Visualize the heart behind the sternum, becoming aware of its location, size and weight.  Feel it suspended in your thoracic cavity.  Feel its borders, swaddled by the lungs.  Begin to shift positions.  When vertical, feel the heart resting on the diaphragm, suspended by the vessels from above.  When lying on your back, feel the heart resting against the spine and the vessels and esophagus behind the heart, while being suspended from the ligaments attaching it to the sternum.  When side-lying, feel the heart resting into one lung, while suspended by the other.  When lying prone, feel the heart resting into the breastbone, while suspended by the ligaments attaching it to the spine.  When upside down, feel the heart suspended by the ligaments to the diaphragm.  Remember, too, that turgor pressure of the structures and suction of the serous fluid is doing the bulk of the work to keep structures in relative position.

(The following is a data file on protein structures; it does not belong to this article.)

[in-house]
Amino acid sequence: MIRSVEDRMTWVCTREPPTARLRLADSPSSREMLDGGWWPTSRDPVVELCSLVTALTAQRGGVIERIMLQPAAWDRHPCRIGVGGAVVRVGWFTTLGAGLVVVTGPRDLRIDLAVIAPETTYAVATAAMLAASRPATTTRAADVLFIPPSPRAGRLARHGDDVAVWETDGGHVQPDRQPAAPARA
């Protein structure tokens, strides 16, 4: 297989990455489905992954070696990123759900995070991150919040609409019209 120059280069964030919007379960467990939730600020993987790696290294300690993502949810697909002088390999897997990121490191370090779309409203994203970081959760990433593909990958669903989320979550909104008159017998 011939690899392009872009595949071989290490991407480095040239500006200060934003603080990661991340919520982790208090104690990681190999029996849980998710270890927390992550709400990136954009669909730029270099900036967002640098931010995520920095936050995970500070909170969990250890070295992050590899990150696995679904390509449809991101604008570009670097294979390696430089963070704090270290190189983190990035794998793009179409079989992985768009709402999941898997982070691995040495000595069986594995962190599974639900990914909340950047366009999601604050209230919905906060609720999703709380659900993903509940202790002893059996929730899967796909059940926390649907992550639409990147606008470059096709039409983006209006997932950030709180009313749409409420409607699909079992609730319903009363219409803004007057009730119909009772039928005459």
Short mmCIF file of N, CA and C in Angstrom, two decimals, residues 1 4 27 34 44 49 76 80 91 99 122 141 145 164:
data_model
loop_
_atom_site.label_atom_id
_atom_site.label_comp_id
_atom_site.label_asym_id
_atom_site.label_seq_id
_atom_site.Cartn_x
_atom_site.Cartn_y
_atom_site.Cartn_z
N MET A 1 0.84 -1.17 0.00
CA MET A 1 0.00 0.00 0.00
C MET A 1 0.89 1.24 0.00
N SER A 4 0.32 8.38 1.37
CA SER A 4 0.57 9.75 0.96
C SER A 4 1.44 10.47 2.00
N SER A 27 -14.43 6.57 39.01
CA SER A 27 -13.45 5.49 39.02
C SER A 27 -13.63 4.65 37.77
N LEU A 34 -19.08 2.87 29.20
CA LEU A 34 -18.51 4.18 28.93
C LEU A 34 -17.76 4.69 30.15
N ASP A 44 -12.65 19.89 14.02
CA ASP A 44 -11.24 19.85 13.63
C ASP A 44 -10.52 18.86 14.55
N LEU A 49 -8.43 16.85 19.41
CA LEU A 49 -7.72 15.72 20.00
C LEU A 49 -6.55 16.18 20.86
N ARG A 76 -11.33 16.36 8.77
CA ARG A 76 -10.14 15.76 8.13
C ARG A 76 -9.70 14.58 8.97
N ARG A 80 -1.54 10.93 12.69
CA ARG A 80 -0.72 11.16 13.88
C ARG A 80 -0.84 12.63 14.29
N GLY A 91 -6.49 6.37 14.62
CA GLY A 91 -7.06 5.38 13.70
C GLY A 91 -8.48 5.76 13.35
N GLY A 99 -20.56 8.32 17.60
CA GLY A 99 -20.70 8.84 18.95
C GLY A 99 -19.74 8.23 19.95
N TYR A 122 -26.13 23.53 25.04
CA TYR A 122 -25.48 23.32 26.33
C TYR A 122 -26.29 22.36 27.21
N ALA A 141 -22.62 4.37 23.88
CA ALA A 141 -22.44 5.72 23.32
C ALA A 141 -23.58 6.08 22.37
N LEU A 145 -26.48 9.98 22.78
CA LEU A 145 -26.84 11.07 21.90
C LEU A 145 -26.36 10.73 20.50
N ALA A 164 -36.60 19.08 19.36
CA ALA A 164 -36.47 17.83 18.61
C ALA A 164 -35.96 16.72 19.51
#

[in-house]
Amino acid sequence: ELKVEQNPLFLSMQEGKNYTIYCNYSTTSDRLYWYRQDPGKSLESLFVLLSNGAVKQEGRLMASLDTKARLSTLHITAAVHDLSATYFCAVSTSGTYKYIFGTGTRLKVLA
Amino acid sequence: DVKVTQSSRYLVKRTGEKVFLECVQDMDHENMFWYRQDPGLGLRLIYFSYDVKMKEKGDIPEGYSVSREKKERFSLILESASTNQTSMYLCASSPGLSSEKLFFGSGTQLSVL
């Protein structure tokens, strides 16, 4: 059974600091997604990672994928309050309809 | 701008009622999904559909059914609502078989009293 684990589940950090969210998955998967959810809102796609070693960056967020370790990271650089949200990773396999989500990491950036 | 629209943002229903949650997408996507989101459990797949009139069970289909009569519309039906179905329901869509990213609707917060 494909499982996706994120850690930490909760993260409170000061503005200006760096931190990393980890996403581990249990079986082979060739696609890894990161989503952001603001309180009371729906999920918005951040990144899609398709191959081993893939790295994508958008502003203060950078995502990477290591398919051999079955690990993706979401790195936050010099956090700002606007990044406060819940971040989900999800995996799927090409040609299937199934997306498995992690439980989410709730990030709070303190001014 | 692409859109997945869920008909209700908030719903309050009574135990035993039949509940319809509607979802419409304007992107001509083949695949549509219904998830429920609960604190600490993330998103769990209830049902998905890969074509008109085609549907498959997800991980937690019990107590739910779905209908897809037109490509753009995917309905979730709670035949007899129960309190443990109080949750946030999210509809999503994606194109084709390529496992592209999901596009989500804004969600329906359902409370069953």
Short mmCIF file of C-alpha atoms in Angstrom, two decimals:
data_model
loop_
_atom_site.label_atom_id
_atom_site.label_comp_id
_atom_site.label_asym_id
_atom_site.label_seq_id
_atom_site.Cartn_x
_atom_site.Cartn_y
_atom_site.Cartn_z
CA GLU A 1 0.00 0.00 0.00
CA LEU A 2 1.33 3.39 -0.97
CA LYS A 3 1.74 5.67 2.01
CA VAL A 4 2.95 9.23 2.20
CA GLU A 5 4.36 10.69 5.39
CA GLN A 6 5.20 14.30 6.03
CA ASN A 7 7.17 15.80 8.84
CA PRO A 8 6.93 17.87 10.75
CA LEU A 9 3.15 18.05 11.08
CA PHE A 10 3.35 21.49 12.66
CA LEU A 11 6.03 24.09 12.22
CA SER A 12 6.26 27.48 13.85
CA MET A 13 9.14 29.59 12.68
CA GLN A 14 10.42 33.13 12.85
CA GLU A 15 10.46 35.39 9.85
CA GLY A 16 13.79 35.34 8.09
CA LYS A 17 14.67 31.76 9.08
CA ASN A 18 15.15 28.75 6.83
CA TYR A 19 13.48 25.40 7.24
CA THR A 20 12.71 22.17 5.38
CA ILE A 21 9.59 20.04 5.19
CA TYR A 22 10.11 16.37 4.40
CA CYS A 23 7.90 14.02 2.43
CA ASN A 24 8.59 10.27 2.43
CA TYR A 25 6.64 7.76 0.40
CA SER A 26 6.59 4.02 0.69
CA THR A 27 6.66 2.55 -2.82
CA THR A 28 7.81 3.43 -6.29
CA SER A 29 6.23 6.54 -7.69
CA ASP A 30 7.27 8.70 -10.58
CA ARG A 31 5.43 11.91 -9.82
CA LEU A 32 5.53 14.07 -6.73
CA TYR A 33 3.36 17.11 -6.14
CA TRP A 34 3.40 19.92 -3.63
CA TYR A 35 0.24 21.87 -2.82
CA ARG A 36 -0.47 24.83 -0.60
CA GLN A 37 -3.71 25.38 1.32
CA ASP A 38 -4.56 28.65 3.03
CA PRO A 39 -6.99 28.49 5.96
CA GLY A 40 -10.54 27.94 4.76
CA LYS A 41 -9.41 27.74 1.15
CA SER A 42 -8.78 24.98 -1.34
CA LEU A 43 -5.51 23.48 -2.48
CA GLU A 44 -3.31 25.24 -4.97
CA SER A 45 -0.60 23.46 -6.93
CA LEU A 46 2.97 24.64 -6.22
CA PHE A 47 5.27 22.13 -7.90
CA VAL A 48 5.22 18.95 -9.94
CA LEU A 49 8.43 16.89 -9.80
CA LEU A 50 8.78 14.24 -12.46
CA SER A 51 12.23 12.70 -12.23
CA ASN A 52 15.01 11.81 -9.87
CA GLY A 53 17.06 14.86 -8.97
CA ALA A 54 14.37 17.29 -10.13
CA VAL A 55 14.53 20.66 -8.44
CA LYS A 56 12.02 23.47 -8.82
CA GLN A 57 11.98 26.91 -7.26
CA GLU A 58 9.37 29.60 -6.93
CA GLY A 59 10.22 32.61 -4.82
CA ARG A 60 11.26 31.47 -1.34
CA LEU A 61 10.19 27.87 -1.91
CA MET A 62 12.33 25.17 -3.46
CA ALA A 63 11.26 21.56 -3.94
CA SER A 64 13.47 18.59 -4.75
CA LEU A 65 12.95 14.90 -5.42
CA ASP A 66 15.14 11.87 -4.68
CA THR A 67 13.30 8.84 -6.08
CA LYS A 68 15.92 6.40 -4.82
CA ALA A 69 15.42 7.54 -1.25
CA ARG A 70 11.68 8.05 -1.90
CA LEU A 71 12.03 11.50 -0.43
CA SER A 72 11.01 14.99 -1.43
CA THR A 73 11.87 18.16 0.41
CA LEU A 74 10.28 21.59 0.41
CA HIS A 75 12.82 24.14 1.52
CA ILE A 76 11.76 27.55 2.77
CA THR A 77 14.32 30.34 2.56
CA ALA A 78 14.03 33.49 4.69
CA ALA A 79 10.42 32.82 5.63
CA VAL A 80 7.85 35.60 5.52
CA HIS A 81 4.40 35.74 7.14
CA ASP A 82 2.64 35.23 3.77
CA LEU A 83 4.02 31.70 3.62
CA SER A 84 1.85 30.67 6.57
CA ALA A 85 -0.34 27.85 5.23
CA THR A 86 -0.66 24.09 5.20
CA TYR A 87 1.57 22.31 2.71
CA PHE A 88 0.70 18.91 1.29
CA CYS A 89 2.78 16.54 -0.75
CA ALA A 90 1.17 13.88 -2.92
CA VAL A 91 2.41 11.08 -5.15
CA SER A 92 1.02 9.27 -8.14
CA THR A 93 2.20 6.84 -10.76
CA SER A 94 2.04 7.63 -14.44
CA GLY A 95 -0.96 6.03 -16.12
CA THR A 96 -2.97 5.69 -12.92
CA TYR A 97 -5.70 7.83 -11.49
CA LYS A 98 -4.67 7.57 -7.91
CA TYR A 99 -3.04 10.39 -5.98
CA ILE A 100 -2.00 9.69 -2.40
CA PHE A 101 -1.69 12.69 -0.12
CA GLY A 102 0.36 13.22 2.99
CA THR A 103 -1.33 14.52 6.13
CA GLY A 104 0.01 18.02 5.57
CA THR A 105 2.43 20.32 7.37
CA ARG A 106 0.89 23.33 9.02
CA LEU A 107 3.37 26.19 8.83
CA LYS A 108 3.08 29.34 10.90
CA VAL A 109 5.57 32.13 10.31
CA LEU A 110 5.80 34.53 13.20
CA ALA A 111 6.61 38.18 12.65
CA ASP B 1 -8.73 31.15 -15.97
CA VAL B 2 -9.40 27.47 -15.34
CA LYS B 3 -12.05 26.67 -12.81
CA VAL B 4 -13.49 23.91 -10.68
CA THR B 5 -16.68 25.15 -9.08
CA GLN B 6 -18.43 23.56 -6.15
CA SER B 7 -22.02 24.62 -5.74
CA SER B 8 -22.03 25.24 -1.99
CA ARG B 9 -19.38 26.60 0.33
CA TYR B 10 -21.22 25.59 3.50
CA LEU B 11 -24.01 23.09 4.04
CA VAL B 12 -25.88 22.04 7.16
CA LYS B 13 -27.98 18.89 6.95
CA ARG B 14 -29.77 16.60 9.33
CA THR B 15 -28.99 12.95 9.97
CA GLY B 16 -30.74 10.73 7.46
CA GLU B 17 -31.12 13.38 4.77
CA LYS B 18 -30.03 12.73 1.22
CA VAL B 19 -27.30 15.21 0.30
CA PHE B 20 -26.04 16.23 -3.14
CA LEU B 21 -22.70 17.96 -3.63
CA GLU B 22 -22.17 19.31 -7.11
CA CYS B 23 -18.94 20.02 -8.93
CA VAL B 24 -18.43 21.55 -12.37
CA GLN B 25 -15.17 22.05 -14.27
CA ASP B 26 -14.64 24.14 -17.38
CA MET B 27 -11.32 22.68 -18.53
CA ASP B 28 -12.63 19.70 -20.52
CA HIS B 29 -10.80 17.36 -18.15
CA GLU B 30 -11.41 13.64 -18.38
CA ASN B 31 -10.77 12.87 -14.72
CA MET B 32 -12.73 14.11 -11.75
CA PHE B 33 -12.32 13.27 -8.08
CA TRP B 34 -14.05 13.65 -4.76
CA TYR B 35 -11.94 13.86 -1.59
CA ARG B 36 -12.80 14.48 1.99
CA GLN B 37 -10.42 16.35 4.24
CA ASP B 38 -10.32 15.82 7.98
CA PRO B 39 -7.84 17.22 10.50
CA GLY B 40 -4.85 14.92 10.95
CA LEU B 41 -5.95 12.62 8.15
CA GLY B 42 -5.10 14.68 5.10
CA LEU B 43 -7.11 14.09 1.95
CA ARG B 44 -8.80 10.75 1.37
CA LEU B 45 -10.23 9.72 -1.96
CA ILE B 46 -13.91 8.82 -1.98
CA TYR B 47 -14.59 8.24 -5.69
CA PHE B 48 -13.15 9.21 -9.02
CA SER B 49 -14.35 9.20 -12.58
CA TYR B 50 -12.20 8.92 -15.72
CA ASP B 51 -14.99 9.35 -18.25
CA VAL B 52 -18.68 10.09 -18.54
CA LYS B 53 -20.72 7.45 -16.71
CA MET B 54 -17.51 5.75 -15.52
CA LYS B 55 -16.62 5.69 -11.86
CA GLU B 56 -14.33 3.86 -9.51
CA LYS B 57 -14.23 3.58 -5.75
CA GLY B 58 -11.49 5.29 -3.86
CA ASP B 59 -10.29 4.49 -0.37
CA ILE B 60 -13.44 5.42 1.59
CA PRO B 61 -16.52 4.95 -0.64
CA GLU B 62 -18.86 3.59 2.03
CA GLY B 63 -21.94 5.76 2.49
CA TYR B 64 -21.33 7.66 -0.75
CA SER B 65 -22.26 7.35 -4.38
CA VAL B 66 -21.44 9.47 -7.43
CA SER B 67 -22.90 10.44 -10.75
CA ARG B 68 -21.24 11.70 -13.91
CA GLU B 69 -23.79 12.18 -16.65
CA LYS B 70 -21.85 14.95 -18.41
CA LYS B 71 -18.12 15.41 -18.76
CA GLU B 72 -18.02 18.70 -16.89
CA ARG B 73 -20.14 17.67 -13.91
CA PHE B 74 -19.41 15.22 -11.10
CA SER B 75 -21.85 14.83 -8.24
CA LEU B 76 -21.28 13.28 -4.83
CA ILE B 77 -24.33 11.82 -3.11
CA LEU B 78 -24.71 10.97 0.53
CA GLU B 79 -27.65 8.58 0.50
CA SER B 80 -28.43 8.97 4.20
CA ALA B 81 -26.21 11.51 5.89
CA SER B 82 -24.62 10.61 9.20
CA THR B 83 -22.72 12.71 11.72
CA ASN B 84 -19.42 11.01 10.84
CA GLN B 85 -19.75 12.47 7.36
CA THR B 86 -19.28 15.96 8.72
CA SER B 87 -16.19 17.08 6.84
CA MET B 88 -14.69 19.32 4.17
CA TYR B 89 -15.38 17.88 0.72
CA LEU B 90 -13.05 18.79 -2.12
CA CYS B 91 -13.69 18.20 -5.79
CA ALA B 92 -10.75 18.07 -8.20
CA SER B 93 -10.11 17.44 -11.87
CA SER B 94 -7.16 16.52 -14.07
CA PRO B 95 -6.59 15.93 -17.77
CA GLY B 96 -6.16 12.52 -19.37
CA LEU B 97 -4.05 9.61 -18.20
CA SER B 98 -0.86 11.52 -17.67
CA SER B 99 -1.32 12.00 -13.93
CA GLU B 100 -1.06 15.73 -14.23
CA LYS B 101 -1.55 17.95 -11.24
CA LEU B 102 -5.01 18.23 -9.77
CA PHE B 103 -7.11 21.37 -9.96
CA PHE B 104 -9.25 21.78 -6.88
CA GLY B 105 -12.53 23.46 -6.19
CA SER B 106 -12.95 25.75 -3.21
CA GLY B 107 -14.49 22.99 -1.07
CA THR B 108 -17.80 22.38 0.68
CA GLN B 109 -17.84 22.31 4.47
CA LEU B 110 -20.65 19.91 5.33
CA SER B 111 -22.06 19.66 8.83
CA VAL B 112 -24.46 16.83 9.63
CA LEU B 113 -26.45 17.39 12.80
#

using breath + sound

Visualize the heart, focusing on the center point.  Imagine breathing into the heart, sensing its expansion in all directions.  Exhale with a hiss, continuing that expansion.  Hiss only as long as the heart continues to expand.  Once you feel you have mastered this, you can begin to sound.  A simple ‘ahh’ or ‘ohm’ used in place of the hiss will add more vibratory resonance to your practice.

movement in all planes

Begin to sense the heart in the chest.  In this exercise, my image sometimes shifts from something more anatomical to a round sphere with clear axes and rolling surfaces.  In all three explorations, see if you can keep the center of the heart in the center.